A millennium ago, Baghdad was the capital of one of history’s greatest civilizations. A new Islamic era was under way. Yet despite the profound cultural achievements, many Muslims felt their society had gone astray. Shiˀa Muslims challenged the dominant narrative of Islamic success with stories of loss. Faithful Muslims have long debated whether Sunni caliphs or Shiˀa imams were the true heirs of the Prophet Muhammad. More influential has been the way Muslim communities remembered those disputes through stories that influenced how to think and feel about them, Matthew Pierce argues.
Twelve Infallible Men focuses on the role of narratives of the imams in the development of a distinct Shiˀa identity. During the tenth century, at a critical juncture in Islamic history, a group of scholars began assembling definitive works containing accounts of the twelve imams’ lives. These collective biographies constructed a sacred history, portraying the imams as strong, beautiful, learned, and pious. Miracles surrounded their birth, and they became miracle workers in turn, but were nevertheless betrayed and martyred by enemies.
These biographies inspired and entertained, but more importantly they offered a meaningful narrative of history for Muslims who revered the imams. The accounts invoked shared memories and shaped communal responses and ritual practices of grieving. Mourning the imams’ tragic fates helped nascent Shiˀa communities resist the pressure to forget their story. The biographies of the imams became a focal point of cultural memory, inspiring Shiˀa religious imagination for centuries to come.
[A] compelling study of the imams of Ali’s line.
Pierce’s scholarship is impressive…[He] expertly takes us through these stories [of the imams], examining themes like suffering, memory, gender, political power, and theology…A lovely book that does much to teach us about Islam, its many traditions, and the ways in which memory functions in the lives of its followers.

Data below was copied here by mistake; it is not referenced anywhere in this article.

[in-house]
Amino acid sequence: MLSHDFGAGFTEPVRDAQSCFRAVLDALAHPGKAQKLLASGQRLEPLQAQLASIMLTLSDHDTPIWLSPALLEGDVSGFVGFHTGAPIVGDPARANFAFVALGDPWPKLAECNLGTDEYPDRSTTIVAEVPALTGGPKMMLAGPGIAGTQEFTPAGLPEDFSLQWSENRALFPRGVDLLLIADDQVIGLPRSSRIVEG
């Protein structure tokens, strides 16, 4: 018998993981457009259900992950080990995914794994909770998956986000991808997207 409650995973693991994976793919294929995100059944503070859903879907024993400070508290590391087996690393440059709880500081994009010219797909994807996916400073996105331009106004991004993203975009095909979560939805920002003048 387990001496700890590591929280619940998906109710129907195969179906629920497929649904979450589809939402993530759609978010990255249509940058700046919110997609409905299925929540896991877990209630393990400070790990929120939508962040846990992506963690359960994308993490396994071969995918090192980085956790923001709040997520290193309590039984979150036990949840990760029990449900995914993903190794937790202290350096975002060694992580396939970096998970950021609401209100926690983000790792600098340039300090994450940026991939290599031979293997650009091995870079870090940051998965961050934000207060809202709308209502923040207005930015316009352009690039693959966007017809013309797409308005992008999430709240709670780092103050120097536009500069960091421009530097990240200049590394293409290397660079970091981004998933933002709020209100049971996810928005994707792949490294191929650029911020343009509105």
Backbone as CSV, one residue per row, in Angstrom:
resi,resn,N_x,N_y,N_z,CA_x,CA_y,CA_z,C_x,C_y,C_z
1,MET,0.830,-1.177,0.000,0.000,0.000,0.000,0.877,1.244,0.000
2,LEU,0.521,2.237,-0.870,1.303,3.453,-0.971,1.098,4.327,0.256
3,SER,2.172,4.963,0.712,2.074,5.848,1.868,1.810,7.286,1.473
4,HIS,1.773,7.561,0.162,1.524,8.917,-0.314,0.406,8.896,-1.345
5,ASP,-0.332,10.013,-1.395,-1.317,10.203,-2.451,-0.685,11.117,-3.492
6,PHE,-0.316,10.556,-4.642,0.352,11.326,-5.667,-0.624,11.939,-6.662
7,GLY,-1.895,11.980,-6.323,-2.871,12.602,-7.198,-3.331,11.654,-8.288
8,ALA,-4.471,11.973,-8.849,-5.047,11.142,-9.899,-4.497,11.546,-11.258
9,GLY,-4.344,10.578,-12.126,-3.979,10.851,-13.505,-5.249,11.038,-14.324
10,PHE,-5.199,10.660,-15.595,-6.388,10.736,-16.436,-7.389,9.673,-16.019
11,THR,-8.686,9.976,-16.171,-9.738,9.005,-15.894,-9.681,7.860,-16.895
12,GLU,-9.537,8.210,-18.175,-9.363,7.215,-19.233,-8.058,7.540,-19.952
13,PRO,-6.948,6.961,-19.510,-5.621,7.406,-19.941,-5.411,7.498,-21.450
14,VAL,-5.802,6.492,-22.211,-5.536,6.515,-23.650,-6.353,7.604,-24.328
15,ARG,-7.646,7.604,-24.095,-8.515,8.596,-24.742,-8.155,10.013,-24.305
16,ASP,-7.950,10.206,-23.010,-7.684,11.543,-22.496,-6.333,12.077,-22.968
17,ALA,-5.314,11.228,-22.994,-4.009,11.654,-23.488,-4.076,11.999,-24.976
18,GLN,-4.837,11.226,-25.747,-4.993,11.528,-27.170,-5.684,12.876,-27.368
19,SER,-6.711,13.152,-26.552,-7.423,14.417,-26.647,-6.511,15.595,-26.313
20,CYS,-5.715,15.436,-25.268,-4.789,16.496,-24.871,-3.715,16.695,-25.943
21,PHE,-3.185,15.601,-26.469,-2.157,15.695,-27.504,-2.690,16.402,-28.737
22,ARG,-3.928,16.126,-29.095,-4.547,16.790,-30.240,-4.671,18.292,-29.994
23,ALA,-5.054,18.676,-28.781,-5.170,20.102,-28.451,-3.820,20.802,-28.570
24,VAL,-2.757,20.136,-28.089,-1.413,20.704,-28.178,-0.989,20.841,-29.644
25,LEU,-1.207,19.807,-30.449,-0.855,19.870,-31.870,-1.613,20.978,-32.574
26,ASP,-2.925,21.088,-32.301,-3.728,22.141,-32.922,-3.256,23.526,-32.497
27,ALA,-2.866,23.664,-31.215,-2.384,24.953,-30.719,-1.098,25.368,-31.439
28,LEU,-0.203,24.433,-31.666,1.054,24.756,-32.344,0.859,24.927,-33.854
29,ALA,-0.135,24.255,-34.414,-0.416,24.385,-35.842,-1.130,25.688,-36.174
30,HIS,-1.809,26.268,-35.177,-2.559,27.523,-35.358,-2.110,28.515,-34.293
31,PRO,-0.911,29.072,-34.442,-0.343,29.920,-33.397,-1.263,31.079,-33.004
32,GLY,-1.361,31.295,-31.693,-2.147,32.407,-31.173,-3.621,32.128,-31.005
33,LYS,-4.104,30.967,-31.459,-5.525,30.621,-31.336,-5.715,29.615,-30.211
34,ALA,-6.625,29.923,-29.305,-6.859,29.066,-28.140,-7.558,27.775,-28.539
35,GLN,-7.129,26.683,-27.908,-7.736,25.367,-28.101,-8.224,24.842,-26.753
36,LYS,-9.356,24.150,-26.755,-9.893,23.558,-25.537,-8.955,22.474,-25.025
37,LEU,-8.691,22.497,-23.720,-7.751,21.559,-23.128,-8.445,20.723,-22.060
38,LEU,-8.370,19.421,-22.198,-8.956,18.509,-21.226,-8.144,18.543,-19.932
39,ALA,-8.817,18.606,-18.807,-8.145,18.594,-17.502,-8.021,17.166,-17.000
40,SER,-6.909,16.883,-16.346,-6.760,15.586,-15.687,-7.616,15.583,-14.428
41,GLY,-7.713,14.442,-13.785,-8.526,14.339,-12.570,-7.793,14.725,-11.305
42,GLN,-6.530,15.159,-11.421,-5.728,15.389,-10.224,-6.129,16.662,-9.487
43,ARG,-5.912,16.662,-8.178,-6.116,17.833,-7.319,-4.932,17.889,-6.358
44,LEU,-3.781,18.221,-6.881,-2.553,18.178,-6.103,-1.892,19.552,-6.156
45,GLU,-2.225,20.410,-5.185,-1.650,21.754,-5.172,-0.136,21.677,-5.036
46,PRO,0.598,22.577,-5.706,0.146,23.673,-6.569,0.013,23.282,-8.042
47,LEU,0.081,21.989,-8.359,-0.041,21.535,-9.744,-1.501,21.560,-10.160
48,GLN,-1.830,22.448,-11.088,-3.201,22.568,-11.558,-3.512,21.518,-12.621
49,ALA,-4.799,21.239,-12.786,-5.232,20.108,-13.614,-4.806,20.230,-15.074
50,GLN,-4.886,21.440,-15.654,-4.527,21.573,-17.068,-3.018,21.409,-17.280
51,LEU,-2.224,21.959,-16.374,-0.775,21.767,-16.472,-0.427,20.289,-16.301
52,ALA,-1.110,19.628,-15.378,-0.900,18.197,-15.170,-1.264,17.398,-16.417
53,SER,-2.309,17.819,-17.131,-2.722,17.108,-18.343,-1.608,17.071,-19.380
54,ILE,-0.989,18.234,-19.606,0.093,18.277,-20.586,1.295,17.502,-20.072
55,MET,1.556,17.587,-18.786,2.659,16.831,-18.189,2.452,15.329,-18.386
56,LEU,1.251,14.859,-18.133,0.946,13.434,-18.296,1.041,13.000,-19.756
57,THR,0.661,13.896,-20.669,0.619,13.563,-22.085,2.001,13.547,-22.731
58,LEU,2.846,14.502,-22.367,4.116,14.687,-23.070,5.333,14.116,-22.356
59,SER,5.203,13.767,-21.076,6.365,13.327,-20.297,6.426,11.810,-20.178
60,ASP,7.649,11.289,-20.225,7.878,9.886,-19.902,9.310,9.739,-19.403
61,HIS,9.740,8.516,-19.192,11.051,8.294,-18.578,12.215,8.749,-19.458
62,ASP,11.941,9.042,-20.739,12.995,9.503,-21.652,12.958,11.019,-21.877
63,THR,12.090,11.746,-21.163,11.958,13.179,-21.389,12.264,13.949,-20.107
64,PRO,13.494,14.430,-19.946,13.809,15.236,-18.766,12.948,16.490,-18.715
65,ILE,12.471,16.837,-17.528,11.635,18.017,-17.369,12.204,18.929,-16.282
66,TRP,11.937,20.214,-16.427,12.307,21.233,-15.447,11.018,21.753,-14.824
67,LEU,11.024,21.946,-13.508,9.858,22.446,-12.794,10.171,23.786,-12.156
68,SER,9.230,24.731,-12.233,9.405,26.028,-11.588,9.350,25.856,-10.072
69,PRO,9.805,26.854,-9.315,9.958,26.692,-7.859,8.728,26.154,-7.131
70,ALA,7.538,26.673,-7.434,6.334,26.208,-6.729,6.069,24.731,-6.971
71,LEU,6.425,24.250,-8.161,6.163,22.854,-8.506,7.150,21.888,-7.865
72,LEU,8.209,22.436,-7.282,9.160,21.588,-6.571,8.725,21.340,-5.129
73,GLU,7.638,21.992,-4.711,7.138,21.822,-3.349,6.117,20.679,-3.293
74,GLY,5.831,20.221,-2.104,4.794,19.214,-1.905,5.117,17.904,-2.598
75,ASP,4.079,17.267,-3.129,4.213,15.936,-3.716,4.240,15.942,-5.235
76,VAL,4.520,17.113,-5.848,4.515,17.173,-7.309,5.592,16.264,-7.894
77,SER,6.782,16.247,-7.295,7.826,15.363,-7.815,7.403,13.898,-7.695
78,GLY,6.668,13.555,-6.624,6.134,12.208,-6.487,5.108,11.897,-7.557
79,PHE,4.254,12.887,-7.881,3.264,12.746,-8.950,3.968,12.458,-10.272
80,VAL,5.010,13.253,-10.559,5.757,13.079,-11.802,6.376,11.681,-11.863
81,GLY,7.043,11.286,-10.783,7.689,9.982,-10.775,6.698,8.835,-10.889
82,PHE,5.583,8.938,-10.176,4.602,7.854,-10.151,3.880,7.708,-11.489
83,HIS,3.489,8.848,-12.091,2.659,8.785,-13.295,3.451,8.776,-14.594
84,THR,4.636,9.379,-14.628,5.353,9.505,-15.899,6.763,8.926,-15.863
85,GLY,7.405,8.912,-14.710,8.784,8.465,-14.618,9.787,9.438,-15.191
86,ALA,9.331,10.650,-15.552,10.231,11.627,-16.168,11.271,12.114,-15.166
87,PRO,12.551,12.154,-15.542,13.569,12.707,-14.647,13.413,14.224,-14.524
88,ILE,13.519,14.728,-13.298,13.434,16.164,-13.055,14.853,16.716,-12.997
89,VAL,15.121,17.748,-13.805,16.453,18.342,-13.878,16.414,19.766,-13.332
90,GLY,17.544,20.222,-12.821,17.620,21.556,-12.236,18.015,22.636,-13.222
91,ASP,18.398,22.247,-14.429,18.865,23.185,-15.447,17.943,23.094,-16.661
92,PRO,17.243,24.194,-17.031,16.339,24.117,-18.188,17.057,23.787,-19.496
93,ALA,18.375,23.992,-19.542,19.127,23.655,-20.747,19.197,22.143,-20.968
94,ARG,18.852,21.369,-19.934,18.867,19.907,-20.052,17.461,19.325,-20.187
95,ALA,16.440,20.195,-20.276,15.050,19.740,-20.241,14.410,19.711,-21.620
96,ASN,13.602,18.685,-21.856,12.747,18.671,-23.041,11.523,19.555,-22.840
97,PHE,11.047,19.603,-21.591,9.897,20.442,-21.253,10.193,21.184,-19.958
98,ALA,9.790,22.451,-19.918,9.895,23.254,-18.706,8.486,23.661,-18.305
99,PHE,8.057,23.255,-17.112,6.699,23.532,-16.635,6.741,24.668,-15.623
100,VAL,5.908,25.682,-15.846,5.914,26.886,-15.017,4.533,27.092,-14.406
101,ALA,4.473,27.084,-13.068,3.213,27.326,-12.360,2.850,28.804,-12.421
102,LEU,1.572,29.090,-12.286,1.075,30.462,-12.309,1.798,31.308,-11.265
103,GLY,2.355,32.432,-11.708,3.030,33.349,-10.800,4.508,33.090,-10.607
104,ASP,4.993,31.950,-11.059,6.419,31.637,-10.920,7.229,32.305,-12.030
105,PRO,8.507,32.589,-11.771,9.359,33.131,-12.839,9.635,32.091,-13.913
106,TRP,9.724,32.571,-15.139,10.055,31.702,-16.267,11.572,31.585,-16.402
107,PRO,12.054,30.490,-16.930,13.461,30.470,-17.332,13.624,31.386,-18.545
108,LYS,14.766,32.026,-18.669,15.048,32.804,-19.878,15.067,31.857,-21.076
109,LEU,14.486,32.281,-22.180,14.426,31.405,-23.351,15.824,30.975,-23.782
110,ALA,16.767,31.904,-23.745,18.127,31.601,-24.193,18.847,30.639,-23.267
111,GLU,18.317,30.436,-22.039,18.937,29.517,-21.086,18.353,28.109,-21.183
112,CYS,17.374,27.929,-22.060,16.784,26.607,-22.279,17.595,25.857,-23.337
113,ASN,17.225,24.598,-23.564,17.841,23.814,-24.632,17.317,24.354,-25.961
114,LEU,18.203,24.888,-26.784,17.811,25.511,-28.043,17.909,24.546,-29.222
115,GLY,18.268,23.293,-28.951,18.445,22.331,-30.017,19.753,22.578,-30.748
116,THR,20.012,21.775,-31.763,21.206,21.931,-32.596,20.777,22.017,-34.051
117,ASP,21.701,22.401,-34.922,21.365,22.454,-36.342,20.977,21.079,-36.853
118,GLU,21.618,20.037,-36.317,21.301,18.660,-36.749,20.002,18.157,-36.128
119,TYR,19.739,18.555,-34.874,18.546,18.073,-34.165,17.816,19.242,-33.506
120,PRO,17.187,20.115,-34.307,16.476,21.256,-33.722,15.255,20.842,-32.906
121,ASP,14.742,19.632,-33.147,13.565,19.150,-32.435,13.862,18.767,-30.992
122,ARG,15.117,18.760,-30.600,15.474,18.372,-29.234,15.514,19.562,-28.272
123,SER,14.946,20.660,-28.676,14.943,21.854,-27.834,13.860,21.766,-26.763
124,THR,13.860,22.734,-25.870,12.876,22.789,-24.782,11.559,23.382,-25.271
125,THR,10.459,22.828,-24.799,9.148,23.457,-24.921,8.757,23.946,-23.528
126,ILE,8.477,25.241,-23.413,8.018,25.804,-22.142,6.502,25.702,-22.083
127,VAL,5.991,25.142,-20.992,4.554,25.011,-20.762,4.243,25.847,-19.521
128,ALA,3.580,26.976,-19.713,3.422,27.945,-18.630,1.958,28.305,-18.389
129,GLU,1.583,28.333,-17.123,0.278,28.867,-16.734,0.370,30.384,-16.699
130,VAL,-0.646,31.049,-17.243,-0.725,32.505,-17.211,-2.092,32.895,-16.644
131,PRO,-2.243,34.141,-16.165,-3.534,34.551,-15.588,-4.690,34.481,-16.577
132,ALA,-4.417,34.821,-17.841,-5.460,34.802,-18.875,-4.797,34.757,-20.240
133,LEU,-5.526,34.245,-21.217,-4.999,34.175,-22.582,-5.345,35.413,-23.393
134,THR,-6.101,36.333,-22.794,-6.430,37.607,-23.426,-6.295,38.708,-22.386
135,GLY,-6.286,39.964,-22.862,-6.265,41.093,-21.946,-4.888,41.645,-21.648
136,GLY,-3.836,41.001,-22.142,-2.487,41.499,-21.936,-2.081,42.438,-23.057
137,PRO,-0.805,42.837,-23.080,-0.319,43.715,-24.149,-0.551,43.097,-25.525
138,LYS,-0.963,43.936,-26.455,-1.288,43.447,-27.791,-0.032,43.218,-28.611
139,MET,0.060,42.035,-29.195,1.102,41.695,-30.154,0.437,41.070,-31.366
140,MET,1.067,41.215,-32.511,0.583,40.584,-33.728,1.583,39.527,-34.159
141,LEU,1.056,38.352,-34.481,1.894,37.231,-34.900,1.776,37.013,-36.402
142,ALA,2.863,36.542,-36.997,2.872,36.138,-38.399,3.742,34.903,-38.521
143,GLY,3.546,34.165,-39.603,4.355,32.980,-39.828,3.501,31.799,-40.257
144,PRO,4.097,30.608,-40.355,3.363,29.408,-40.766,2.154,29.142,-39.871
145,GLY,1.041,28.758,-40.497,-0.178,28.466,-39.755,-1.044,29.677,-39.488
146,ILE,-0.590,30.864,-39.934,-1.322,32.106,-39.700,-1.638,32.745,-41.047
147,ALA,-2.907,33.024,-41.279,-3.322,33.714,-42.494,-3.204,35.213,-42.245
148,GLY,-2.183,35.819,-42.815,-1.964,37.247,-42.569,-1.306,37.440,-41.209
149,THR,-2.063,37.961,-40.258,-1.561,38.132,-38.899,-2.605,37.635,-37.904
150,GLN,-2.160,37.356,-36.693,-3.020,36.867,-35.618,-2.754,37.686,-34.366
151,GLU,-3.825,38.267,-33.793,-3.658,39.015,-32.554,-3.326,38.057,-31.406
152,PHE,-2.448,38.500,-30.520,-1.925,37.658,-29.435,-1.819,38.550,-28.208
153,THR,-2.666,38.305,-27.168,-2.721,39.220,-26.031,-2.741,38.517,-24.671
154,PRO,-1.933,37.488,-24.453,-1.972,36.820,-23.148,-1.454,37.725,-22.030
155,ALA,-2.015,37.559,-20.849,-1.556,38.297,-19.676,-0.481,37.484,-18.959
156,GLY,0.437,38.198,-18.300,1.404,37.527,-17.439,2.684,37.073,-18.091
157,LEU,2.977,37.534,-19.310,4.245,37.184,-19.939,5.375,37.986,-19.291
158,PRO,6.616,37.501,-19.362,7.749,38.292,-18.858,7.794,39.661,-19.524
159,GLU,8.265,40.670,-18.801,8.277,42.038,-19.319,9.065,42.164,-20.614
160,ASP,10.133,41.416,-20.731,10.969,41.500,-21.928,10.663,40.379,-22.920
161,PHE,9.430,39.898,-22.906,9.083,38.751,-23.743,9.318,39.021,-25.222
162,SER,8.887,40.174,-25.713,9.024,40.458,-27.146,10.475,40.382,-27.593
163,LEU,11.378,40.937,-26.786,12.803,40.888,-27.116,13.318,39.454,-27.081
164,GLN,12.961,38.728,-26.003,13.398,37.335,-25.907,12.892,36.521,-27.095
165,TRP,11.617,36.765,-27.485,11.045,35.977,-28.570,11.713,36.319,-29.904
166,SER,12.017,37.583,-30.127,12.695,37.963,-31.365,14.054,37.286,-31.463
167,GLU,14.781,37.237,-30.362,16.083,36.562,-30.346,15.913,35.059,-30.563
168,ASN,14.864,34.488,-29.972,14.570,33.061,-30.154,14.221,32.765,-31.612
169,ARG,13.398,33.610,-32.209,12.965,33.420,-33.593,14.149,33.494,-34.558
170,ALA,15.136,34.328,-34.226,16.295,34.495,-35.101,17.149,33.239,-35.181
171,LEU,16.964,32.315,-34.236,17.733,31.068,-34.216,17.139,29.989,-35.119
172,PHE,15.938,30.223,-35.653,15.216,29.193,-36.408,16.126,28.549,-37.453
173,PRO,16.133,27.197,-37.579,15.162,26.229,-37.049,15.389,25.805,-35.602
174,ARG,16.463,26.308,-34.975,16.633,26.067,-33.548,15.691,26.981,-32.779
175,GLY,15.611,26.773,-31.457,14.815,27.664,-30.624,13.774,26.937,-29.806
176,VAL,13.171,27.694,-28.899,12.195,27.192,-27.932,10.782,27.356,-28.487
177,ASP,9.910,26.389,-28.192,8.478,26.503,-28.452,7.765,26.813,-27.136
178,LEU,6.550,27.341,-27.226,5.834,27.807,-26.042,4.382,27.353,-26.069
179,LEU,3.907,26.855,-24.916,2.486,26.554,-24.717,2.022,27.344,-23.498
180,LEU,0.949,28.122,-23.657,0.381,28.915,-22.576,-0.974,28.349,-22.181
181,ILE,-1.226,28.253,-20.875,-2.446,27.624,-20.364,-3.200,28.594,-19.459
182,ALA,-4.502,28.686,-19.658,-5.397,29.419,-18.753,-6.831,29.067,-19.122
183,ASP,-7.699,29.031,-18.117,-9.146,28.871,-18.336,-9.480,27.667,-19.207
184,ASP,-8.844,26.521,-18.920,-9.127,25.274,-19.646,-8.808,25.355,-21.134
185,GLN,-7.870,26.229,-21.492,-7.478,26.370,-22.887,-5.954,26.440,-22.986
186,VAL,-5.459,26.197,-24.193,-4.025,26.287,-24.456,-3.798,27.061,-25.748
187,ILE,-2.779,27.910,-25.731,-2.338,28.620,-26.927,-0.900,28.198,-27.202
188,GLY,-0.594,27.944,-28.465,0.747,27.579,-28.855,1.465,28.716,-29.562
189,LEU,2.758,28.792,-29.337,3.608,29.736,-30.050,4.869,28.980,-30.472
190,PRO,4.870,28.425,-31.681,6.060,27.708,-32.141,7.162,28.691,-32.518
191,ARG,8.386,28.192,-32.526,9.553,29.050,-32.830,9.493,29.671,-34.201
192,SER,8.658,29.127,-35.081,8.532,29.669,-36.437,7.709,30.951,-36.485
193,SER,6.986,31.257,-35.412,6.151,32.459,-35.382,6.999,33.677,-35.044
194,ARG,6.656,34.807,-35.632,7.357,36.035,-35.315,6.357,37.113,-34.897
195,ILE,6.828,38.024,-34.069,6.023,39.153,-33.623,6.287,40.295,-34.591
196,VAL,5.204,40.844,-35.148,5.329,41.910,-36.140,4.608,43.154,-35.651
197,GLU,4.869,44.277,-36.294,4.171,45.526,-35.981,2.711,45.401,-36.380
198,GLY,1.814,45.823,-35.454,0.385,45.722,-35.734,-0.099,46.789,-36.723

Forgoing some well-worn topics, Pierce adds a fresh perspective by peering at the Imams’ biographies through the lens of gender. In fact, Pierce is at his best when he engages in questions of gender…Twelve Infallible Men is a well-written analysis of the stories that have been told and retold about the Imams…This book is sure to spark valuable discussion.
Pierce provides a clearly articulated and stimulating reading of an understudied but fascinating and historically significant body of writings.
An exemplary work on a hitherto understudied yet highly significant topic. Pierce succeeds admirably in making these biographies speak to central concerns in the contemporary study of Shiˀism in particular and of Islam in general. He writes with ease and precision, and is especially effective at using collective memory to document the formation of communal boundaries and expressions of piety. This compact and accessible work will go a long way towards offering a robust understanding of a major religious phenomenon.
A successful book that singles out a number of the most influential themes related to the portrayal of the imams and treats them with considerable insight.
- 272 pages
- 6-1/8 x 9-1/4 inches
- Harvard University Press
Sorry, there was an error adding the item to your shopping bag.
Sorry, your session has expired. Please refresh your browser's tab.